A Fine RomanceMature

Not really a romance at all, in the modern sense. Please do not read this if you're looking for a light, enjoyable story.

The day she found him dangling from a pipe in his basement, eyes bloodshot and corpulent, tongue lolled out D.F. Wallace-style, was the only day in her life she’d ever been pleased to be a shy, neurotic, semi-stalker.

            They’d been friends, more or less, for about a year.  They’d met just before the finalization of both her divorce, and his first publishing deal, in a surprisingly roomy book/coffee-shop that doubled as an aspiring poets’ open-mic platform, 6 nights out of 7.  She’d been drinking white wine and trying to scrape up the nerve to ask the previous poet where she’d come up with that amazing title (for the somewhat less amazing poem) when a tallish, smooth-featured mixed-race guy took to the stage (a.k.a. the raised area that housed the small, uniquely stocked children’s section of the store).  His voice made her smile, straightaway—he had that educated manner of speaking that lets you know when someone’s been to college, combined with a hint of that urban intonation that makes you aware that they likely grew up fairly near the inner area of a reasonably large city—and when he was done reading his poem, she realized she had tears in her eyes.  She also realized that if she’d been on her 4thglass of wine, as opposed to her 2nd, she’d have been sobbing.  Finally, she understood that it was the best poem she’d ever heard, in her life, by someone who was technically an amateur.

            She’d sort of forced herself on him, at that point.  Blinded to his palpable discomfort by her own mirror-eyed admiration, she demanded the answers to several clichéd, but nonetheless sincere questions, and was flattered and far more girlish and giggly than her age would have suggested possible, when he asked 1 or 2 of his own. Eventually emboldened by her 3rd glass of wine, she got his number, and actually sent him a text there and then, ‘to make sure I’ve typed it in right’ (tactless as she was, she’d seen his discomfort by that point, and wanted to make sure there was some way she could contact him in future).  When she sent the text off, and a few seconds later, the phone in his hand vibrated, she had to fight back fresh tears.

            She might have gone on her way and, once she’d sobered up, never sent him another text, if not for what happened at that moment.  A man with a decidedly ugly beret-style hat, who’d been waiting impatiently for easily 20 minutes, suddenly leaned over her shoulder and stage-whispered, “Actually, his poem was the most derivative piece of drivel I think I’ve ever heard at the Wednesday night poetry reading, and I’ve been coming here for 3 years.  I hope he fucks right off, and never returns.”

            It may be true, that she hadn’t understood every subtle nuance of the poem; it may be true, that the IQ of the gentleman who’d made that allegation, was significantly higher than her own; it may even be true that, if he’d been in a different sort of mood, her new favourite poet would have preferred to fight his own minor skirmish, there in the coffee-shop, and may, indeed, have gone on to become friendly, or at least civil, to his antagonist.  But as her luck would rather surprisingly have it, he’d actually had a really shitty day, and all he’d been looking for upon entering the coffee-shop had been a few words of welcome and some hint of understanding.  She expressed, albeit a bit crudely and emphatically, a lot of each of those, as she verbally berated the beret-sporting gentleman for the next 5 minutes… and at the end of her perhaps surprisingly insightful tirade, the poet felt the first spark of genuine warmth for her.  When she turned to go, uncomfortably aware that she may have overstepped her bounds and was probably not wanted by either the poet or his critic, the poet put his hand on her arm and said with not a little sincerity, “Give me a call Monday or Tuesday, yeah? I’m off work then.  I’m writing something, I wonder what you’d think of it.”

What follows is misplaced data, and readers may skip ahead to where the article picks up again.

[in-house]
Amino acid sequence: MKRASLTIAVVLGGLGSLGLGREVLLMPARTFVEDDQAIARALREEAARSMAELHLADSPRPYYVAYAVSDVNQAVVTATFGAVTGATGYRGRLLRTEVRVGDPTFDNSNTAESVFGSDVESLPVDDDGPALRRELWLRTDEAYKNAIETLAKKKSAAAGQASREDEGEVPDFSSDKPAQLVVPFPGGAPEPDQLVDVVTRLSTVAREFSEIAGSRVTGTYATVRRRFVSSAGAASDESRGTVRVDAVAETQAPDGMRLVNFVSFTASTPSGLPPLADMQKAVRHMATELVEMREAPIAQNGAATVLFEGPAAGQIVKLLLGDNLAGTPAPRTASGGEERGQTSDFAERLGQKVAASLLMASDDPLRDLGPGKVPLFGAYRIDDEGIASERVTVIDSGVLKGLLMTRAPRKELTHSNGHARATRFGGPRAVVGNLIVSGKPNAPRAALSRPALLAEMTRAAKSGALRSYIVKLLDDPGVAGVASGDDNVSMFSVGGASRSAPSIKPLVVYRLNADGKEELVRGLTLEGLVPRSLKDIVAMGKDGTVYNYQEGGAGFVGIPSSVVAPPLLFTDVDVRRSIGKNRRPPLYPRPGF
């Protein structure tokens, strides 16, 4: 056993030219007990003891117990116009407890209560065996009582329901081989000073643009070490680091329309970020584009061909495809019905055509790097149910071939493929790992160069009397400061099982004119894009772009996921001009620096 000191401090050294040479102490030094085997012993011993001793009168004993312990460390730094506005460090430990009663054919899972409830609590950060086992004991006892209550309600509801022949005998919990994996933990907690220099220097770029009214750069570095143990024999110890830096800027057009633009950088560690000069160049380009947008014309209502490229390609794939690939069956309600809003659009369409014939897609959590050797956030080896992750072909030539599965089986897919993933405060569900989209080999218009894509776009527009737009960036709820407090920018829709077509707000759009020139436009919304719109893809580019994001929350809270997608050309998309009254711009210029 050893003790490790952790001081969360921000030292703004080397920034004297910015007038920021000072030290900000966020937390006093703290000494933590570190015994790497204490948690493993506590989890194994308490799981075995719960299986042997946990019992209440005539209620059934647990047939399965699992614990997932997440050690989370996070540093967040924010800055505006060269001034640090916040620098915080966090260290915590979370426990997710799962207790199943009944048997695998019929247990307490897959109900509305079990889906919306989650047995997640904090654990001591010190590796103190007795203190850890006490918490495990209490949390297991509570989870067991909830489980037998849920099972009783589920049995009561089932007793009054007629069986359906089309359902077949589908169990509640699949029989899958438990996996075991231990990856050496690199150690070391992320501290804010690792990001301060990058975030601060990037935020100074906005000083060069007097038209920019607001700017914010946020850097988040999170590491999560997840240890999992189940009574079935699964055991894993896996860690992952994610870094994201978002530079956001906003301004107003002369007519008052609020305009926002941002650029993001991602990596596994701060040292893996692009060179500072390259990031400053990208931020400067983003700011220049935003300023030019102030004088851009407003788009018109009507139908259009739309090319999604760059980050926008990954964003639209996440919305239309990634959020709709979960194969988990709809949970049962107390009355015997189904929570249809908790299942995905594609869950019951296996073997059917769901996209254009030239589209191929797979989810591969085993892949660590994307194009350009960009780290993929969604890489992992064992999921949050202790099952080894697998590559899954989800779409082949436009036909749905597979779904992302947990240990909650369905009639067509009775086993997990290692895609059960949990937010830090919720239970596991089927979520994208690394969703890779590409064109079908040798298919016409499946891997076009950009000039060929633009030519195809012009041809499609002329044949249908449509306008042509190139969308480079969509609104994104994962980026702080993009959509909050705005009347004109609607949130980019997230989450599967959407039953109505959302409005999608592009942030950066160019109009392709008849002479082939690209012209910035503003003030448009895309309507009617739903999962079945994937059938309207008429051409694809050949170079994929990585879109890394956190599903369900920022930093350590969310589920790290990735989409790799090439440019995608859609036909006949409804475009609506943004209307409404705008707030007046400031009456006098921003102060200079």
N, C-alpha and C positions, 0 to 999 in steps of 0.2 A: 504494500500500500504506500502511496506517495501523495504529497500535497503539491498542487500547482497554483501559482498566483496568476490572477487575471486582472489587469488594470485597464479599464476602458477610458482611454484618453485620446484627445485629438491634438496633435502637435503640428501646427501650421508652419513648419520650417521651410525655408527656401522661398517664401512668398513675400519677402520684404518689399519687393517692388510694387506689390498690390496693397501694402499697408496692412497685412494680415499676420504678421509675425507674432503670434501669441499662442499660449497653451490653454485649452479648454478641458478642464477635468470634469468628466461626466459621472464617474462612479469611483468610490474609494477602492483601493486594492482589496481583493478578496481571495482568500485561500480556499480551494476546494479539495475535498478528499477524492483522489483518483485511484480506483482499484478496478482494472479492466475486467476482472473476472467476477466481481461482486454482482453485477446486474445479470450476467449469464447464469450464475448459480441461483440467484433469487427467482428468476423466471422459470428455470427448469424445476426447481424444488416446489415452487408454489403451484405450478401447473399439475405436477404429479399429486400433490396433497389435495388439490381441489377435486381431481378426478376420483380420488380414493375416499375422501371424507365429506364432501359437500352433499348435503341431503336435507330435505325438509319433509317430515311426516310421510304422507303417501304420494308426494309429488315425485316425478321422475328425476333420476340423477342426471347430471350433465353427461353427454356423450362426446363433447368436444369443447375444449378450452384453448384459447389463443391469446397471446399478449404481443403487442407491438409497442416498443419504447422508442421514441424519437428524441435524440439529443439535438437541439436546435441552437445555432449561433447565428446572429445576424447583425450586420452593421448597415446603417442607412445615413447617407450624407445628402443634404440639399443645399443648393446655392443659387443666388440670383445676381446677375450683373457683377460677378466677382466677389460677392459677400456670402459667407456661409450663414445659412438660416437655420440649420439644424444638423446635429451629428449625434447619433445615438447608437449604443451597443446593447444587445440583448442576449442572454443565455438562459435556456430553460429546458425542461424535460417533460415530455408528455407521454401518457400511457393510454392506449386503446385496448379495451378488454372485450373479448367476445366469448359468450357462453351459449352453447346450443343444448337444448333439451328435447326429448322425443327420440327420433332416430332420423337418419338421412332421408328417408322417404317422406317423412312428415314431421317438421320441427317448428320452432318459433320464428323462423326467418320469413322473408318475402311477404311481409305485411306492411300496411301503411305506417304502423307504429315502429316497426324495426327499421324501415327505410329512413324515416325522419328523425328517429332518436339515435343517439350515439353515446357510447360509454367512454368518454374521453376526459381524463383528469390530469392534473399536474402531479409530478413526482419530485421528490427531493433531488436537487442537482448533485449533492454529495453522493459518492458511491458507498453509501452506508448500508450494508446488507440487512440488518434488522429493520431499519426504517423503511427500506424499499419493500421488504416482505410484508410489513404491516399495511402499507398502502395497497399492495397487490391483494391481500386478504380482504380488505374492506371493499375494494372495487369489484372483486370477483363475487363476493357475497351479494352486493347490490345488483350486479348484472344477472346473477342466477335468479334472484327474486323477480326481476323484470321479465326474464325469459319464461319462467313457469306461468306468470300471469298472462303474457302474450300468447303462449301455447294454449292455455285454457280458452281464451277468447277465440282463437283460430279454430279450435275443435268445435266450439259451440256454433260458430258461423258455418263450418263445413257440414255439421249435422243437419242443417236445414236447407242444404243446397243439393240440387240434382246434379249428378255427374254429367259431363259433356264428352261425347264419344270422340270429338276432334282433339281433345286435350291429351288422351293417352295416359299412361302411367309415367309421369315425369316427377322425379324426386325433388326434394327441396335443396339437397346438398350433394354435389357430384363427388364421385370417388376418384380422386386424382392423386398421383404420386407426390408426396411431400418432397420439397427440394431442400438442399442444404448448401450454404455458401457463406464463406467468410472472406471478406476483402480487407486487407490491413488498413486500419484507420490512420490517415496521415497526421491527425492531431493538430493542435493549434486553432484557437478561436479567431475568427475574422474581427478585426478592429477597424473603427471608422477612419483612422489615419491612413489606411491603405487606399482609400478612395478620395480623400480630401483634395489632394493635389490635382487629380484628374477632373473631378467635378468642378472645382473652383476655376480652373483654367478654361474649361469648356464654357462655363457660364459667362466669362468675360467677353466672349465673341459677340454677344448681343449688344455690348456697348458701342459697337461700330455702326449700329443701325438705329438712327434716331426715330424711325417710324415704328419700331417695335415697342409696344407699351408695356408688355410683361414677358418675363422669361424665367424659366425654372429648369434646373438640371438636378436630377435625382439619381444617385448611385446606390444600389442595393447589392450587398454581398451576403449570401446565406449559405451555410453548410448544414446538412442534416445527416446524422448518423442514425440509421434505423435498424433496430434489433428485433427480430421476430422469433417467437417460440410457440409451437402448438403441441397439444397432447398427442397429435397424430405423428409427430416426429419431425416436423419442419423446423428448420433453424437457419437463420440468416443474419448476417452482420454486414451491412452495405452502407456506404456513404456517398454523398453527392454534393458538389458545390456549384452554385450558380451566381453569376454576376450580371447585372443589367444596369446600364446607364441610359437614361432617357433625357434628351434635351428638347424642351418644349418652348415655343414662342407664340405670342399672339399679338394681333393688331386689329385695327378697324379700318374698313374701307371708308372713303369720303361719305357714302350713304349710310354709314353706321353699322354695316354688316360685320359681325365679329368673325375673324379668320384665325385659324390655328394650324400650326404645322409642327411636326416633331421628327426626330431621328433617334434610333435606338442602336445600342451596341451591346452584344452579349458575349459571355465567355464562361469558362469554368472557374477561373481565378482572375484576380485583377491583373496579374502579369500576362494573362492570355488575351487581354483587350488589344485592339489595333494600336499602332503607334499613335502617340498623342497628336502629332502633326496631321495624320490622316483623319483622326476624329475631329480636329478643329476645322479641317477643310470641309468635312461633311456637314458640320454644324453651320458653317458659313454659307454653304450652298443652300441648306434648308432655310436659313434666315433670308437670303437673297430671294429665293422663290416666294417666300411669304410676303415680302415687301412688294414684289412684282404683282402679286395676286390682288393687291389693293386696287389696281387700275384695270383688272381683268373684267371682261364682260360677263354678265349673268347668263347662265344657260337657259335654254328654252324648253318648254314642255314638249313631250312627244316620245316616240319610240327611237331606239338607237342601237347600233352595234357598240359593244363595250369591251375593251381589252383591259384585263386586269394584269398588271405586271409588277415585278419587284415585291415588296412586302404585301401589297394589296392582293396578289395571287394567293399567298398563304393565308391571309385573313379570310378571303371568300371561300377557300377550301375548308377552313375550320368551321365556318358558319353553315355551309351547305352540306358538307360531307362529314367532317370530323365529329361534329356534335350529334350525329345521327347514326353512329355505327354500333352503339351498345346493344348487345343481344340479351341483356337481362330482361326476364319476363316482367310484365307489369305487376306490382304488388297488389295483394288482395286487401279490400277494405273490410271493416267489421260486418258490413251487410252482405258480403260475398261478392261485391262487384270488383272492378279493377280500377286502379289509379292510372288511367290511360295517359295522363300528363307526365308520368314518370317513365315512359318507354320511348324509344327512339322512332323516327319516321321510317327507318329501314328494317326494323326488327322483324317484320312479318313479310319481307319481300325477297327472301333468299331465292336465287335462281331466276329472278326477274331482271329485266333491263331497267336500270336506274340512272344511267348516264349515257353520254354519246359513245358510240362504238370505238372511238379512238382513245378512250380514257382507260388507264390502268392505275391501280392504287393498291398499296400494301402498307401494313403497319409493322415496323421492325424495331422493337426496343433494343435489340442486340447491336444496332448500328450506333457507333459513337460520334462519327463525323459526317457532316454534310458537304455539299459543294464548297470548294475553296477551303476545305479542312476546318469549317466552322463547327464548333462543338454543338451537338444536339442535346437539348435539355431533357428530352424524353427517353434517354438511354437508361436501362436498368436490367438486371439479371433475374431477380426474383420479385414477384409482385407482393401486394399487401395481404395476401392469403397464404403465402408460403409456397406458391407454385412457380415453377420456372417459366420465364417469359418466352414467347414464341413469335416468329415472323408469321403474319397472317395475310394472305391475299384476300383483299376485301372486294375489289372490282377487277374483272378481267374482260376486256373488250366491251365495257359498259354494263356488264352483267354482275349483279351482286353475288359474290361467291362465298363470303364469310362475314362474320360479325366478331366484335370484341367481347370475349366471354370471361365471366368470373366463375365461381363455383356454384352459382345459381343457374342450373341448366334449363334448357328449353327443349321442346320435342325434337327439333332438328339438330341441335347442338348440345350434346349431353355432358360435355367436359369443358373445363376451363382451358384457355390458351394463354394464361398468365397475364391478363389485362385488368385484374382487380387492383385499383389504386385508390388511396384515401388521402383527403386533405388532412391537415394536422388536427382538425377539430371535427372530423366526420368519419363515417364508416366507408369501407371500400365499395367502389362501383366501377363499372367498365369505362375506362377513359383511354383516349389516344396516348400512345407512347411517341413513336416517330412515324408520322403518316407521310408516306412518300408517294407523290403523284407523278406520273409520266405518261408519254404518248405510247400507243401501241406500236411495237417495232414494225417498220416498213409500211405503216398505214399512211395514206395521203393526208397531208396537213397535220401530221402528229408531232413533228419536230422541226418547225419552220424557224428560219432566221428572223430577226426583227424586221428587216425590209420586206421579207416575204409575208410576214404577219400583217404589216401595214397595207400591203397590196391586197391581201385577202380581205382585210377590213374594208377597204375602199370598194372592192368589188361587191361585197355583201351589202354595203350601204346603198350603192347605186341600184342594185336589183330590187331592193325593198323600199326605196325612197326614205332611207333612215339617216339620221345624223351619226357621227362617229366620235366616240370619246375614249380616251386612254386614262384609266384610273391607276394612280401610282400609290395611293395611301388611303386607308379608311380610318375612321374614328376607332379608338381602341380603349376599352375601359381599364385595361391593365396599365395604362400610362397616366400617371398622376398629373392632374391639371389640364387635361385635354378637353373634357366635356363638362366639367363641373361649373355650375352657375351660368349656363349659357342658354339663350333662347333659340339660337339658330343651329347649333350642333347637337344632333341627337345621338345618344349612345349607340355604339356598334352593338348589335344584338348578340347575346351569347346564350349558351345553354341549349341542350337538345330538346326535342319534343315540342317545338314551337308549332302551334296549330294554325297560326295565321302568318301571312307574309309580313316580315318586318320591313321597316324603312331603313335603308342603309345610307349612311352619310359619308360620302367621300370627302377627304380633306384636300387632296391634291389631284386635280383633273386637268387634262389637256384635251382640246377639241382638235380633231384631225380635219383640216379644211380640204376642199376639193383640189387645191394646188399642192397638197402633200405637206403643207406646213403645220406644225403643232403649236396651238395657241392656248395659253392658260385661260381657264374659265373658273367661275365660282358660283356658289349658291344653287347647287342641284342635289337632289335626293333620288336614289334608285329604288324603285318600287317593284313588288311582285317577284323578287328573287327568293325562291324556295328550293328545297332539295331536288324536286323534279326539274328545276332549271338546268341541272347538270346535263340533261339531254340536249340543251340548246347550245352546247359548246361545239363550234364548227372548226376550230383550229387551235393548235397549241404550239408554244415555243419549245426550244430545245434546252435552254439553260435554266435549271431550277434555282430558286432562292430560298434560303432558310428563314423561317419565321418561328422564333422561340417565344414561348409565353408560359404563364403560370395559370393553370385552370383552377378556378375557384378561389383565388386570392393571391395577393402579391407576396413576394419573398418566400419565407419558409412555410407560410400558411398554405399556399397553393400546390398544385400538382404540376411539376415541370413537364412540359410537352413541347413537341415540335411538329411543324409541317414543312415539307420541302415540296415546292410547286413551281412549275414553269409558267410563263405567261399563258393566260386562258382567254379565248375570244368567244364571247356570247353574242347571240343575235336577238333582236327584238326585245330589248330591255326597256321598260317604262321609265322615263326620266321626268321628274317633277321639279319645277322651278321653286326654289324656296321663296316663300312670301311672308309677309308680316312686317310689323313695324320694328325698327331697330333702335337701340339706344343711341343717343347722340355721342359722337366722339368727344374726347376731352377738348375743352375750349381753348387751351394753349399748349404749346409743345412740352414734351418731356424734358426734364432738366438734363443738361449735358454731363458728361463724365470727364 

And she did call, around midday on the Monday morning, as soon as her youngest child was adequately ensconced in his afternoon nursery session.  The ‘something’ the poet was writing turned out to be a soul-wrenchingly poignant novella that managed to make her cry a dozen times while never breaking it’s slightly dry, bleakly comic tone, and she turned out to be the poet’s free-of-charge, available-'round-the-clock editor.  2 weeks after their first meeting, he’d sent it off, 2 weeks later he’d actually heard back from a literary agent about it, and now, 10 months after that, it had actually been published to moderately optimistic reviews.  The general feeling in the literary world was that pretty good things were expected from him, before too much time passed.

            And yet somehow, he seemed to be hanging from some sort of water pipe, and she seemed to have snatched the spare key from its hiding place, let herself in, and was now balancing on a dining room chair, sawing at what appeared to be nylon cord with a steak knife from his kitchen drawer.  Her efforts were somewhat impeded by the fact that he wasn’t quite unconscious—it would be a long time before she learned whether he was fighting her, or trying to help—but, after perhaps 2 minutes, she succeeded in sawing through the cord; at which point she, the poet, and the dining room chair all toppled to the ground, in various states of brokenness.

The End

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